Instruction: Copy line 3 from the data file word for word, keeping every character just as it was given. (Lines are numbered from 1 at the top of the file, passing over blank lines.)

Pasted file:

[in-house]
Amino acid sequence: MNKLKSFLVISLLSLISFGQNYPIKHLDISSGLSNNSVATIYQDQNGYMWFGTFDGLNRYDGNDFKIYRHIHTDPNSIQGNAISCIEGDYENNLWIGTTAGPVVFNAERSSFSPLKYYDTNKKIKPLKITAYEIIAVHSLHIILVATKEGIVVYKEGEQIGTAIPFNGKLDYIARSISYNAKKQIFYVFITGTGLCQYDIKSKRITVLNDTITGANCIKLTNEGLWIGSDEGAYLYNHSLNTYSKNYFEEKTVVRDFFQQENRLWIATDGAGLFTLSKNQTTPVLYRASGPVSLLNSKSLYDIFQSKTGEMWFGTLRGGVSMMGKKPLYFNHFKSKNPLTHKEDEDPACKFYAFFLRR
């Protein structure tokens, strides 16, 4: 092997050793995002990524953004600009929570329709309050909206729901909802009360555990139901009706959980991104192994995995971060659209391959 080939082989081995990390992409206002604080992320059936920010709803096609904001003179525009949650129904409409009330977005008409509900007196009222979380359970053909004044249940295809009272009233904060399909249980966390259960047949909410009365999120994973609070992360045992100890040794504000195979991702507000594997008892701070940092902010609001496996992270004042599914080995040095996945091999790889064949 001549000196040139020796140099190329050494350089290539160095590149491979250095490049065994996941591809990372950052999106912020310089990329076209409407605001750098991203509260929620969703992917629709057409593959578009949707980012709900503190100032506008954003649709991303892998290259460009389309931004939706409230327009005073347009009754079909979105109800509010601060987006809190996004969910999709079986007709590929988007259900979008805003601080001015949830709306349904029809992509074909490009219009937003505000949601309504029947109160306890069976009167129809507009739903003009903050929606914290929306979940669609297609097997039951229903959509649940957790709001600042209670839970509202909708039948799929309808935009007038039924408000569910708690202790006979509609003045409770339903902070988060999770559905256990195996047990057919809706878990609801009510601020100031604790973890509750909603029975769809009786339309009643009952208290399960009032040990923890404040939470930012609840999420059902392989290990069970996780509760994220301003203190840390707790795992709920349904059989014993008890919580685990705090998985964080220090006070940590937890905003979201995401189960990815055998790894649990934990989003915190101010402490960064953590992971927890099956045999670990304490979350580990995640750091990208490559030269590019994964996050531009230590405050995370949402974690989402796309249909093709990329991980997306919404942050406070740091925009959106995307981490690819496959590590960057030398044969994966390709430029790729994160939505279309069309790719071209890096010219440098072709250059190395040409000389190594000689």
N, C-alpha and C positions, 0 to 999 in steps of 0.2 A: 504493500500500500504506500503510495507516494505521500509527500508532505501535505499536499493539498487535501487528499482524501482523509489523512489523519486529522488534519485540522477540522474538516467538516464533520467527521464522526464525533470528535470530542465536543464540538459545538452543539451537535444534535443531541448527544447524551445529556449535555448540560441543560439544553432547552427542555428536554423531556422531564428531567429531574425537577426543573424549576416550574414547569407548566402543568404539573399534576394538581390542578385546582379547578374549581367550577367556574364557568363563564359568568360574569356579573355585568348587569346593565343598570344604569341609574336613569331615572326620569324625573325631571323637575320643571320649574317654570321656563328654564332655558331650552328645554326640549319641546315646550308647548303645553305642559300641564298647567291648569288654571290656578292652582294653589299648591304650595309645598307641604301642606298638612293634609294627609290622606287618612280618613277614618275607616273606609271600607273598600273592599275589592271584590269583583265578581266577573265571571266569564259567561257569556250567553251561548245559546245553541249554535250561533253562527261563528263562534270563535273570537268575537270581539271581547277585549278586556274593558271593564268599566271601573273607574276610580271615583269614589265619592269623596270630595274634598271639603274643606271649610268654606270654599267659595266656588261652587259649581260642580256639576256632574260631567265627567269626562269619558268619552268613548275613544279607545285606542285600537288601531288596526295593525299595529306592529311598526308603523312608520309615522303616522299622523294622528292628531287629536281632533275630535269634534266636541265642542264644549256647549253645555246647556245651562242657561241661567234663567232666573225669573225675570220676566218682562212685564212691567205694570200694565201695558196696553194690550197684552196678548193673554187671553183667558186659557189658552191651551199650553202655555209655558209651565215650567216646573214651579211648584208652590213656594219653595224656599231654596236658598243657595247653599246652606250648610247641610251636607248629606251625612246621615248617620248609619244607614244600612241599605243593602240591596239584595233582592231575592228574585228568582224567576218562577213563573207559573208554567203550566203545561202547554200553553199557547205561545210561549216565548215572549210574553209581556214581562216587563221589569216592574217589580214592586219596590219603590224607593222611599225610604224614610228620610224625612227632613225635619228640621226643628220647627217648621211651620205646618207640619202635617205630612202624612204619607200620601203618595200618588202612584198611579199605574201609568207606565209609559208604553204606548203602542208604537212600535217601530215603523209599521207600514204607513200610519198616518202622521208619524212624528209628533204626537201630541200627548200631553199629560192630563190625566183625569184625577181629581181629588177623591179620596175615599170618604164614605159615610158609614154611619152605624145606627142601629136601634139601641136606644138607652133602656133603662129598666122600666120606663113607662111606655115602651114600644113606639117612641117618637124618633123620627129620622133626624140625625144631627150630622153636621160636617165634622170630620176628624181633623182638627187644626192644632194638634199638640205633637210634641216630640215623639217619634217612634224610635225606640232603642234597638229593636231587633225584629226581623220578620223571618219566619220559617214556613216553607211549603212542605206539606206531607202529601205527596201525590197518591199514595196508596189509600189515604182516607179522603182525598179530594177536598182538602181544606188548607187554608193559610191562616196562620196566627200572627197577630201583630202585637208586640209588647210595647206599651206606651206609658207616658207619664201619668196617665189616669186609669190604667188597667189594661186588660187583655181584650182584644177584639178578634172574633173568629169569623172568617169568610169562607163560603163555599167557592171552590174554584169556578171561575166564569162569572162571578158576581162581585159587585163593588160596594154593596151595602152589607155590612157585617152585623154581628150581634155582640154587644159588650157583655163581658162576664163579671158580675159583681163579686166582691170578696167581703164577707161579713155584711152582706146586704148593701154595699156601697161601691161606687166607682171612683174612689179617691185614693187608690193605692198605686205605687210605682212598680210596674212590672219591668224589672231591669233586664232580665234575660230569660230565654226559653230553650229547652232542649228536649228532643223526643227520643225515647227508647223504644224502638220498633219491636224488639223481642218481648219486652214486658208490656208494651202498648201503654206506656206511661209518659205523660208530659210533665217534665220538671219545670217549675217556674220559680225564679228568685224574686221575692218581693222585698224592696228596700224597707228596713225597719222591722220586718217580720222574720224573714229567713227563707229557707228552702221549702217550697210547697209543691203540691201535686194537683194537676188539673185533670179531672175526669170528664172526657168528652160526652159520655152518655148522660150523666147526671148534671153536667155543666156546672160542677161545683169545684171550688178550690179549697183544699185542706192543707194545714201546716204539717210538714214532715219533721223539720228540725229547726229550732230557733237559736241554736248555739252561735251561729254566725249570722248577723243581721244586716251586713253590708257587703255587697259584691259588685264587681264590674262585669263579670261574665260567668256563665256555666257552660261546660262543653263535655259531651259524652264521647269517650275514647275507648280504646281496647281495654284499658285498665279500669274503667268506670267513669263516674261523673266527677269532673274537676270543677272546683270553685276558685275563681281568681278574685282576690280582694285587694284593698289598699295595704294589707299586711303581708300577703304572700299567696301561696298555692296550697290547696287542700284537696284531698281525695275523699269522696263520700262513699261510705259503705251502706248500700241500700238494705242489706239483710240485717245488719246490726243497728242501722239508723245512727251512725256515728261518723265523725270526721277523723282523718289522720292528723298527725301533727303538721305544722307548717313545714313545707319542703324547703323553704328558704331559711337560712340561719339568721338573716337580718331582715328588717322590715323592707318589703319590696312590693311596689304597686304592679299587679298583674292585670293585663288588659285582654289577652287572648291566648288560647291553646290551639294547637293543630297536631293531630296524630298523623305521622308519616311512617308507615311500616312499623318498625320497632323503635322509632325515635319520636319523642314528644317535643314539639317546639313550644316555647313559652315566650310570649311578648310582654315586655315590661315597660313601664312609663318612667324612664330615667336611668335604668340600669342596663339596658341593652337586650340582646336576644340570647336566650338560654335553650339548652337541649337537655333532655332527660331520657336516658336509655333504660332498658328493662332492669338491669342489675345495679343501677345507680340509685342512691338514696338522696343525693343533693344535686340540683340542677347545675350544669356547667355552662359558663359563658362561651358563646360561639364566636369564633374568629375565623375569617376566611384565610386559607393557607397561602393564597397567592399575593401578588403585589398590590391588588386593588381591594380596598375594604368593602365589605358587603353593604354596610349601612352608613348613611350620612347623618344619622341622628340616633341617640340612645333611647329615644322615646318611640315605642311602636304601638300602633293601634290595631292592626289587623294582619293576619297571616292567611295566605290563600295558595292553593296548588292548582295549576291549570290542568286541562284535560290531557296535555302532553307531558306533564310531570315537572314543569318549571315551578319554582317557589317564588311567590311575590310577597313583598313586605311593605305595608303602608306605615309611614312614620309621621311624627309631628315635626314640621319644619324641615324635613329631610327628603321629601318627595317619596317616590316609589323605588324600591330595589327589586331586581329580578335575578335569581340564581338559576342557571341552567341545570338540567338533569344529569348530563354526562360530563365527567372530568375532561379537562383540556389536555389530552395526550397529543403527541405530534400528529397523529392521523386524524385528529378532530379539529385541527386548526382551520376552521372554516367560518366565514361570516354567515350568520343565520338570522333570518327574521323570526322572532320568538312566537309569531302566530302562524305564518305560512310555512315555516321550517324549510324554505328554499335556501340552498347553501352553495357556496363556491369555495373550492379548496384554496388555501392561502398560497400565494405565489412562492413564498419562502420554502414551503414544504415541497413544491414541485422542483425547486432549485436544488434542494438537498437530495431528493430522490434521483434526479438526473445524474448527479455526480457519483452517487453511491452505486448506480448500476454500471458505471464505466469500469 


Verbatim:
């Protein structure tokens, strides 16, 4: 092997050793995002990524953004600009929570329709309050909206729901909802009360555990139901009706959980991104192994995995971060659209391959 080939082989081995990390992409206002604080992320059936920010709803096609904001003179525009949650129904409409009330977005008409509900007196009222979380359970053909004044249940295809009272009233904060399909249980966390259960047949909410009365999120994973609070992360045992100890040794504000195979991702507000594997008892701070940092902010609001496996992270004042599914080995040095996945091999790889064949 001549000196040139020796140099190329050494350089290539160095590149491979250095490049065994996941591809990372950052999106912020310089990329076209409407605001750098991203509260929620969703992917629709057409593959578009949707980012709900503190100032506008954003649709991303892998290259460009389309931004939706409230327009005073347009009754079909979105109800509010601060987006809190996004969910999709079986007709590929988007259900979008805003601080001015949830709306349904029809992509074909490009219009937003505000949601309504029947109160306890069976009167129809507009739903003009903050929606914290929306979940669609297609097997039951229903959509649940957790709001600042209670839970509202909708039948799929309808935009007038039924408000569910708690202790006979509609003045409770339903902070988060999770559905256990195996047990057919809706878990609801009510601020100031604790973890509750909603029975769809009786339309009643009952208290399960009032040990923890404040939470930012609840999420059902392989290990069970996780509760994220301003203190840390707790795992709920349904059989014993008890919580685990705090998985964080220090006070940590937890905003979201995401189960990815055998790894649990934990989003915190101010402490960064953590992971927890099956045999670990304490979350580990995640750091990208490559030269590019994964996050531009230590405050995370949402974690989402796309249909093709990329991980997306919404942050406070740091925009959106995307981490690819496959590590960057030398044969994966390709430029790729994160939505279309069309790719071209890096010219440098072709250059190395040409000389190594000689």